Dinosaur Hunters Find 180-Million-Year-Old 'Sea Dragon' Skeleton With One-Tonne Skull

The remains of a monstrous, 33-foot-long (10 meters) "sea dragon" that swam in the seas when dinosaurs were alive some 180 million years ago have been unearthed on a nature reserve in England. The behemoth is the biggest and most complete fossil of its kind ever discovered in the U.K.

"It is a truly unprecedented discovery and one of the greatest finds in British palaeontological history," excavation leader Dean Lomax, a paleontologist and visiting scientist at the University of Manchester, said in a statement.

Though many such ichthyosaurs have been found in the U.K., none have been as large as the current discovery.

Ichthyosaurs are an extinct order, or large group, of marine reptiles that evolved in the Triassic period about 250 million years ago and disappeared from the fossil record 90 million years ago, in the late Cretaceous period. They had long snouts and looked similar to modern-day dolphins.

Dinosaur Hunters Find 180-Million-Year-Old 'Sea Dragon' Skeleton With One-Tonne Skull
Dinosaur Hunters Find 180-Million-Year-Old 'Sea Dragon' Skeleton With One-Tonne Skull. The ichthyosaur skeleton is the largest and most complete fossil of its kind ever found in the UK. Photograph: Anglian Water/PA

The newly discovered fossil belonged to a large species of ichthyosaur called Temnodontosaurus trigonodon — the first time this species has appeared in the U.K. Joe Davis, a conservation team leader for the Leicestershire and Rutland Wildlife Trust, found the ichthyosaur on the Rutland Water Nature Reserve in the East Midlands, according to the statement.

Davis was walking across a drained lagoon with Paul Trevor, who also works on the reserve for the trust, when he saw what appeared to be clay pipes sticking out of the mud and remarked to Trevor that they looked like vertebrae. Davis was familiar with sea creature bones, having previously found whale and dolphin skeletons while working on the Hebrides, a series of islands off northwest Scotland.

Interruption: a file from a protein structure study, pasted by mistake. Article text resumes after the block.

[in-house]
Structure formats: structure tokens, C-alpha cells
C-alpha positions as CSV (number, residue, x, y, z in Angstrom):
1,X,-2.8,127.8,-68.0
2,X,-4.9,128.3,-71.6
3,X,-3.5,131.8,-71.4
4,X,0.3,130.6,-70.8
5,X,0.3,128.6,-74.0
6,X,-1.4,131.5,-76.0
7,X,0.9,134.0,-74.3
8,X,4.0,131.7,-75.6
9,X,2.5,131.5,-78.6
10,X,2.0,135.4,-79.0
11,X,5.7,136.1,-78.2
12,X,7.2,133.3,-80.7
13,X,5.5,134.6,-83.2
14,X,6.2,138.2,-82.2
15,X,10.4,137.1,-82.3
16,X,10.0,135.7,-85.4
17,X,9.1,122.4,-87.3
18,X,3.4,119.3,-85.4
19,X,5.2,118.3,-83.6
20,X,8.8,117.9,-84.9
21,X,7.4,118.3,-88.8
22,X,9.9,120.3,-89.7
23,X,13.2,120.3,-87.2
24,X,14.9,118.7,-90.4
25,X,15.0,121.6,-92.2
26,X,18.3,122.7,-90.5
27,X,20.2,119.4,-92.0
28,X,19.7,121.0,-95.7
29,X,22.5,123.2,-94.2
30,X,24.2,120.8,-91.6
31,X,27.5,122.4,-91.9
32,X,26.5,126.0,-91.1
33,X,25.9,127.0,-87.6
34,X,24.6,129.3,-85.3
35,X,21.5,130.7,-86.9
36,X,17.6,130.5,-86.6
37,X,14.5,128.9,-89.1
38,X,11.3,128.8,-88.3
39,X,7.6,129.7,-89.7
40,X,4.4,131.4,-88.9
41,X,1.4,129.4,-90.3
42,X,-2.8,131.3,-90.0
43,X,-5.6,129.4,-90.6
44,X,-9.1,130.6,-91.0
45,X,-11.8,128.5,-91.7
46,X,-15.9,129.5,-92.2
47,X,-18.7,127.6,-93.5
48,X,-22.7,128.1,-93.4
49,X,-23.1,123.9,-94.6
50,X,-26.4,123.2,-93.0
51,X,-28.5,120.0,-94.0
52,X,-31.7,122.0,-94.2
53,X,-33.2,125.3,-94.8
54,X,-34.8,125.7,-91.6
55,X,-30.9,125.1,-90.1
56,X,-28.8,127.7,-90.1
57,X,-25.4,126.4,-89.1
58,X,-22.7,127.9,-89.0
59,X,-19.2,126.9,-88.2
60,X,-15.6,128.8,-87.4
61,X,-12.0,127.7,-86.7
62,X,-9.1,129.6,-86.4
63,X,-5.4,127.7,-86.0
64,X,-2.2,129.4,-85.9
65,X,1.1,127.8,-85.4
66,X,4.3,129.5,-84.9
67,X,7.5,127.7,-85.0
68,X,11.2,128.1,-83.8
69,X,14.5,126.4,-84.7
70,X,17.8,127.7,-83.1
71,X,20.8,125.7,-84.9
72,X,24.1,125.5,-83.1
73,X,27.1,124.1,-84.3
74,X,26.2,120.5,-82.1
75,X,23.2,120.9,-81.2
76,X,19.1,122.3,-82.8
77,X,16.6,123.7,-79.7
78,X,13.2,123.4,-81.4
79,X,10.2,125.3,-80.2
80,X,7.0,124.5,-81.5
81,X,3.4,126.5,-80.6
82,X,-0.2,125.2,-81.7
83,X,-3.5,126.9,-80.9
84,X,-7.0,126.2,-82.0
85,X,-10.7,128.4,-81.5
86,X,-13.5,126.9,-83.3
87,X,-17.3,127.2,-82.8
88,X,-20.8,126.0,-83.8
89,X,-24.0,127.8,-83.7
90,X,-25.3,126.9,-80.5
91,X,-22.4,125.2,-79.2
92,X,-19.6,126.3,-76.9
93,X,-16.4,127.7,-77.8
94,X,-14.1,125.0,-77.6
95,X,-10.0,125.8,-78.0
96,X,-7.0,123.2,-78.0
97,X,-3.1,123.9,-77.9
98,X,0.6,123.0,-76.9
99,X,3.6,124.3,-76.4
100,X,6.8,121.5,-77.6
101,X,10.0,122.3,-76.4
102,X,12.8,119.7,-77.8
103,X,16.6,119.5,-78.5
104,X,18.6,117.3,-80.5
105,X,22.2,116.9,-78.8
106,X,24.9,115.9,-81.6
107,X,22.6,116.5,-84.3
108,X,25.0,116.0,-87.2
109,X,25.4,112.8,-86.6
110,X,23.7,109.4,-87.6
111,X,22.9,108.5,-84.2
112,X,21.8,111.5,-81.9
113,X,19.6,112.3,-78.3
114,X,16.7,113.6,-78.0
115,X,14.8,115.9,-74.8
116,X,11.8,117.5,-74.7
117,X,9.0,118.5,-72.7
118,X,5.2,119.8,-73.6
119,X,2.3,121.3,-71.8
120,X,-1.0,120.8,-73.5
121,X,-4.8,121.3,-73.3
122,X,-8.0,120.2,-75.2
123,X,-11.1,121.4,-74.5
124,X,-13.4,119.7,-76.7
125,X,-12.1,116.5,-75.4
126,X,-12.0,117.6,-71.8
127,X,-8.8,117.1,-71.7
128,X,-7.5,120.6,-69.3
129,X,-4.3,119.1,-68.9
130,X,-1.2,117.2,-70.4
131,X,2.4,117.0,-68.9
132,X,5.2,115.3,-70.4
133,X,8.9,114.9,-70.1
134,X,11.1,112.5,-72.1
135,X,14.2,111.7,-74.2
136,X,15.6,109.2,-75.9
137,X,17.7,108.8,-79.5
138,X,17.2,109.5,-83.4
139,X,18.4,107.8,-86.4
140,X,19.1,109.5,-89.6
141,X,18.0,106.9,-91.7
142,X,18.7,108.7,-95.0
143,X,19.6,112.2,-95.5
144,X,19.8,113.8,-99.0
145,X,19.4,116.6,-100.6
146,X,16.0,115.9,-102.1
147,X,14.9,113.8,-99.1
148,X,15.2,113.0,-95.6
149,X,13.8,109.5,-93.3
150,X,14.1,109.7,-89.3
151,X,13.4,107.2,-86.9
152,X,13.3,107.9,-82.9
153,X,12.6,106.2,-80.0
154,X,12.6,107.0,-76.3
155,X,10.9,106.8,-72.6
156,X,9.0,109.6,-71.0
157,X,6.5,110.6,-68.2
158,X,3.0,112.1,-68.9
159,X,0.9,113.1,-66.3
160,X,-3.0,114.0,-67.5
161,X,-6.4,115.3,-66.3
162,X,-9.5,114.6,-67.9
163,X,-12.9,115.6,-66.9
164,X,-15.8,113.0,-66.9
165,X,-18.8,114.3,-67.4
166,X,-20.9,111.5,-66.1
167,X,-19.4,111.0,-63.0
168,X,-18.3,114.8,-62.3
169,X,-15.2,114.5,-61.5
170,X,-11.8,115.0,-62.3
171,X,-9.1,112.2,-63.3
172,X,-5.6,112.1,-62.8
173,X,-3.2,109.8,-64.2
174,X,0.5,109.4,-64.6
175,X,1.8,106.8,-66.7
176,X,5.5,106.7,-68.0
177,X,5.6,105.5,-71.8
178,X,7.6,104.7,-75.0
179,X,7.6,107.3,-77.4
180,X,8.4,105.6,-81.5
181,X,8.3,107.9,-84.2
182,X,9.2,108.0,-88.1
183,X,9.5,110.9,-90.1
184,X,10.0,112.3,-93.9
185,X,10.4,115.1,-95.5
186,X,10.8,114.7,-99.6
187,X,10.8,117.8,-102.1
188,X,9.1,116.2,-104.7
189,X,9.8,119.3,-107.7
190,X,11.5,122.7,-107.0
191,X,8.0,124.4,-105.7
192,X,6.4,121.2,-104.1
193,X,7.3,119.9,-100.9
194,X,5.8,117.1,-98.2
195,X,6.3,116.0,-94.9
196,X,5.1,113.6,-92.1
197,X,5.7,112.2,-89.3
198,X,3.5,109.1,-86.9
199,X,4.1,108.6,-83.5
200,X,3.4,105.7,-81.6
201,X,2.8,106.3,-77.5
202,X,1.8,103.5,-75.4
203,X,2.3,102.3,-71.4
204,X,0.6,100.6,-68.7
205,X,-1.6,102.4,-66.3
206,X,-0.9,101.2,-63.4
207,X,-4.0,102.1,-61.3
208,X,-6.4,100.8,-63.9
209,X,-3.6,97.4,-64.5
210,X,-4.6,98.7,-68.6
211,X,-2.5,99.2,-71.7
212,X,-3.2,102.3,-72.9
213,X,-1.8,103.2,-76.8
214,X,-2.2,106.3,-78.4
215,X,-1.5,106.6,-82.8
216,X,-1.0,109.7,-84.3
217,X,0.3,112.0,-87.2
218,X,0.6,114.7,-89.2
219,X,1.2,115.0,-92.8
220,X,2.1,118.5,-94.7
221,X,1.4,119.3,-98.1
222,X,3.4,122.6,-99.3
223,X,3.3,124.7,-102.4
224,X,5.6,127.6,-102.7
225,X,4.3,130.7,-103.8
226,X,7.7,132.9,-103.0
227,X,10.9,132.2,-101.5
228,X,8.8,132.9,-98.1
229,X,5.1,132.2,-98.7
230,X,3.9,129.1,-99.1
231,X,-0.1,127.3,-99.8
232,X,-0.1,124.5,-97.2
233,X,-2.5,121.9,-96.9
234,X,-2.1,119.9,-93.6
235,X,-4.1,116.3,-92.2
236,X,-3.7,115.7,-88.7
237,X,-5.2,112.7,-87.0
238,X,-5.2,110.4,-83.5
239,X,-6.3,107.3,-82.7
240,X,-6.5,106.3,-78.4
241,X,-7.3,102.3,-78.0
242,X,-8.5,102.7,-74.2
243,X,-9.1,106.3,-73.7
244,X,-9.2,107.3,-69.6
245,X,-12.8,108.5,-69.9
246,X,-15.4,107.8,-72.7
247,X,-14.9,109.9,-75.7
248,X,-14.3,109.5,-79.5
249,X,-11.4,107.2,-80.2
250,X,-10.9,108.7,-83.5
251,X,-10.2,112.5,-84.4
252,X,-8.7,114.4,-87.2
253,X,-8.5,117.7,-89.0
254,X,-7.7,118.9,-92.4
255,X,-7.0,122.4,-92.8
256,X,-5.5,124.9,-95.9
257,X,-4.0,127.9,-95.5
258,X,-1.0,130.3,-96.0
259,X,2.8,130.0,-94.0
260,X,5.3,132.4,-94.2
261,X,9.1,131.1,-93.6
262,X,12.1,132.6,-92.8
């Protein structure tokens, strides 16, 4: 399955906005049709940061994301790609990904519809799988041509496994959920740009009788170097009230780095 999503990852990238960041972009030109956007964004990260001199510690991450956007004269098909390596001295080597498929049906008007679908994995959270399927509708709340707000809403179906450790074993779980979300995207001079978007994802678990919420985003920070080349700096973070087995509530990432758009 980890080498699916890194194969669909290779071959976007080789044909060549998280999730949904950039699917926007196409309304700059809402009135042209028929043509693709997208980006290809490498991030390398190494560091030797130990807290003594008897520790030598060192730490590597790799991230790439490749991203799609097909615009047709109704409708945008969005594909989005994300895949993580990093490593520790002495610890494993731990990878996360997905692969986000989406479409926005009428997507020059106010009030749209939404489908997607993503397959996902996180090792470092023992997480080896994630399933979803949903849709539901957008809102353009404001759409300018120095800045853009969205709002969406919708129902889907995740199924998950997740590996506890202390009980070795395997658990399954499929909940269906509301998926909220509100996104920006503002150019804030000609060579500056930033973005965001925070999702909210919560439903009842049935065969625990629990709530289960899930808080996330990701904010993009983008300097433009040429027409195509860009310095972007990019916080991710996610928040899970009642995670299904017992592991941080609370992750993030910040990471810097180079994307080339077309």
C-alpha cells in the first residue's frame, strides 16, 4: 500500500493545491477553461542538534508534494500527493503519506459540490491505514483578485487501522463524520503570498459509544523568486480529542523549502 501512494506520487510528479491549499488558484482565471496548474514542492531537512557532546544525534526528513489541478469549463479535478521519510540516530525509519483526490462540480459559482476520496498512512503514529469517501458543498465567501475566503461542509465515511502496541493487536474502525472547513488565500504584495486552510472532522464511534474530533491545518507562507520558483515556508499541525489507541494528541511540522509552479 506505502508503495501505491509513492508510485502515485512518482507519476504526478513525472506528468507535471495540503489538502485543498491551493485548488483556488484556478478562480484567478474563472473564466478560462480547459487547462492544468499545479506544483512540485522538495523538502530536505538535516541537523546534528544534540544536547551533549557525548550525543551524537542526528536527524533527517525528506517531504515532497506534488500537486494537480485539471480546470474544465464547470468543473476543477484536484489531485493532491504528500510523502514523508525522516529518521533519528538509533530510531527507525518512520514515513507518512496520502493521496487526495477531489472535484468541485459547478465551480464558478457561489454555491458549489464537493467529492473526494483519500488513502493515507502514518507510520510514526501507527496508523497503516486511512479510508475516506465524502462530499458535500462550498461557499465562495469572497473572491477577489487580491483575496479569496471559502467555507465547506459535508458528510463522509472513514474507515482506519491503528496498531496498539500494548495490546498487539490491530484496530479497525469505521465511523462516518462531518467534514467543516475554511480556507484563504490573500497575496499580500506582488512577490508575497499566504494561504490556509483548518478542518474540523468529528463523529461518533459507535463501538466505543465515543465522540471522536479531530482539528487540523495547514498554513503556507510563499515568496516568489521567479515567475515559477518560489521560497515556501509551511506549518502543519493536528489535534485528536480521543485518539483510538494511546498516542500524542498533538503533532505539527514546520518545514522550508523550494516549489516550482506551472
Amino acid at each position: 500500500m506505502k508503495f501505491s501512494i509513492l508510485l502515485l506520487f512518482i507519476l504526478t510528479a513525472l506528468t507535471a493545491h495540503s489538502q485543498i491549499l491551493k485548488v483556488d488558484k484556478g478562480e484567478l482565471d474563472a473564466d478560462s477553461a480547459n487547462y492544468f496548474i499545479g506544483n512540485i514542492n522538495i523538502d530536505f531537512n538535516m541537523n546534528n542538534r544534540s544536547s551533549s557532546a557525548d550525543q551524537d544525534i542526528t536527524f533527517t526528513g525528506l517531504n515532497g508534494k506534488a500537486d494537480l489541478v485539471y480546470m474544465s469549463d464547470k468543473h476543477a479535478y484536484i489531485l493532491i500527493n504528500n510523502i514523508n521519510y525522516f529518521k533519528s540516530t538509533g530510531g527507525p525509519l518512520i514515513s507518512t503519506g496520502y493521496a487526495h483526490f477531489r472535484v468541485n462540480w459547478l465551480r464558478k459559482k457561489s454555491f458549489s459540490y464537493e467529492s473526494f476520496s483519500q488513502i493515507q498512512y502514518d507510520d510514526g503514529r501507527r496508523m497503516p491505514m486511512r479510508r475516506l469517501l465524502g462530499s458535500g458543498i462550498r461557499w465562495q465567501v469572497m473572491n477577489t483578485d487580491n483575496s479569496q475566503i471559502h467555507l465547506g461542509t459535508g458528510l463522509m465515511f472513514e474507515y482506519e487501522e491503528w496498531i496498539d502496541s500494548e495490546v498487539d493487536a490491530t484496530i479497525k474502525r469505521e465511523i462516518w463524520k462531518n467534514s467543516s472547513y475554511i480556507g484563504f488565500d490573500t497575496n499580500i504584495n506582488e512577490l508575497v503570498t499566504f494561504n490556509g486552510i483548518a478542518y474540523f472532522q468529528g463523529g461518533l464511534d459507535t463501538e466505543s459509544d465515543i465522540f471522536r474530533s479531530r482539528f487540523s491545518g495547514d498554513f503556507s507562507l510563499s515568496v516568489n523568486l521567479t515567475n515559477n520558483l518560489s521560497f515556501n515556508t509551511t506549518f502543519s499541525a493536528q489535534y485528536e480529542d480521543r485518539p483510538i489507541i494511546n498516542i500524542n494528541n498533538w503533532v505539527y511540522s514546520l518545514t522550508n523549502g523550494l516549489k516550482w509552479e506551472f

"We followed what indisputably looked like a spine and Paul [Trevor] discovered something further along that could have been a jawbone," Davis said. "We couldn't quite believe it."

Archaeologists excavated the fossil between August and September in 2021. The discovery will be featured on a British television series called "Digging for Britain," which airs in the U.K. on Tuesday (Jan. 11) on BBC Two.

Archaeologists are still studying and conserving the ichthyosaur fossil and scientific papers about the discovery will be published in the future, according to the statement, though no timeframe was given.

The spectacular specimen, only recently revealed to the public, is still wrapped in its plaster cast, stored in a secret location, and has not yet been studied in detail. The researchers plan to prepare academic papers describing the discovery once it has been cleaned up and conserved.

"Despite the thousands of ichthyosaurs discovered in Britain, none of them are quite as large as this specimen, and few examples of this genus [have] been found in the UK that are this complete," Larkin added in a blog post.

Luckily for fossil fiends, the team took a 3D scan of the fully exposed specimen (which you can view in jaw-dropping detail here) before any bones were removed.

The researchers also took samples of fossils surrounding the main specimen, including squid-like ammonites and belemnites, to better understand the environment where the ichthyosaur lived and died, and to date the animal to roughly 182 million years old.

"If our identification of the ichthyosaur is correct, as a species called Temnodontosaurus trigonodon, this will provide new details on the geographic range of the species, as it hasn't been confirmed from the UK before," says paleontologist Mark Evans of the University of Leicester.

Most other Temnodontosaurus fossils, known for their incredibly large eyes, have been found in Germany and North America, with another in Chile.

The team plans to apply for funding for the next phase of conservation to clean and prepare the fossil, after which they hope the creature's skeleton will be placed on permanent display close to where it was found.

The above story is based on Materials provided by Rutland Wildlife Trust manag.

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